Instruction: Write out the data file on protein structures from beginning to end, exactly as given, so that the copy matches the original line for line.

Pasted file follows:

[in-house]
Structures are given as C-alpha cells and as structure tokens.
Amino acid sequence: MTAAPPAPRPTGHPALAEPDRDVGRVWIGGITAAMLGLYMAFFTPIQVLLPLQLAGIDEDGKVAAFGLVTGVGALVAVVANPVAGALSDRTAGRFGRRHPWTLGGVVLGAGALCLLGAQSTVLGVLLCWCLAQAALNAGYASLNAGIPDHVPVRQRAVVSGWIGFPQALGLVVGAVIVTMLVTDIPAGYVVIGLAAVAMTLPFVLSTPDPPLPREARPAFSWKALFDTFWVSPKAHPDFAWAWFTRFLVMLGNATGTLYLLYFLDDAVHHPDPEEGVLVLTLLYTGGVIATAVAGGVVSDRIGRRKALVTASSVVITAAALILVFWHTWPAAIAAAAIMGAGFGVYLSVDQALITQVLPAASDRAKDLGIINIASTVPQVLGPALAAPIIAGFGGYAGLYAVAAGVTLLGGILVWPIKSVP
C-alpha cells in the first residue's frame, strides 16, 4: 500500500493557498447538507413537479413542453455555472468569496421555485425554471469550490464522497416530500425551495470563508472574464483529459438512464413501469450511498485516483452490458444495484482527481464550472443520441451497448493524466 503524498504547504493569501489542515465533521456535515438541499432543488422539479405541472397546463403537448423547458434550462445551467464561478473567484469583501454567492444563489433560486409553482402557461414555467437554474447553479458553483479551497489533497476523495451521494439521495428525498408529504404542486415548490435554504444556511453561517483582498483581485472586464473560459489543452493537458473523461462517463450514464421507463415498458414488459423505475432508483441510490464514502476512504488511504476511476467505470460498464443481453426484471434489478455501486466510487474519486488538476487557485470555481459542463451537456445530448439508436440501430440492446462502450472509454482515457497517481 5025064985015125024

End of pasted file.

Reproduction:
[in-house]
Structures are given as C-alpha cells and as structure tokens.
Amino acid sequence: MTAAPPAPRPTGHPALAEPDRDVGRVWIGGITAAMLGLYMAFFTPIQVLLPLQLAGIDEDGKVAAFGLVTGVGALVAVVANPVAGALSDRTAGRFGRRHPWTLGGVVLGAGALCLLGAQSTVLGVLLCWCLAQAALNAGYASLNAGIPDHVPVRQRAVVSGWIGFPQALGLVVGAVIVTMLVTDIPAGYVVIGLAAVAMTLPFVLSTPDPPLPREARPAFSWKALFDTFWVSPKAHPDFAWAWFTRFLVMLGNATGTLYLLYFLDDAVHHPDPEEGVLVLTLLYTGGVIATAVAGGVVSDRIGRRKALVTASSVVITAAALILVFWHTWPAAIAAAAIMGAGFGVYLSVDQALITQVLPAASDRAKDLGIINIASTVPQVLGPALAAPIIAGFGGYAGLYAVAAGVTLLGGILVWPIKSVP
C-alpha cells in the first residue's frame, strides 16, 4: 500500500493557498447538507413537479413542453455555472468569496421555485425554471469550490464522497416530500425551495470563508472574464483529459438512464413501469450511498485516483452490458444495484482527481464550472443520441451497448493524466 503524498504547504493569501489542515465533521456535515438541499432543488422539479405541472397546463403537448423547458434550462445551467464561478473567484469583501454567492444563489433560486409553482402557461414555467437554474447553479458553483479551497489533497476523495451521494439521495428525498408529504404542486415548490435554504444556511453561517483582498483581485472586464473560459489543452493537458473523461462517463450514464421507463415498458414488459423505475432508483441510490464514502476512504488511504476511476467505470460498464443481453426484471434489478455501486466510487474519486488538476487557485470555481459542463451537456445530448439508436440501430440492446462502450472509454482515457497517481 5025064985015125024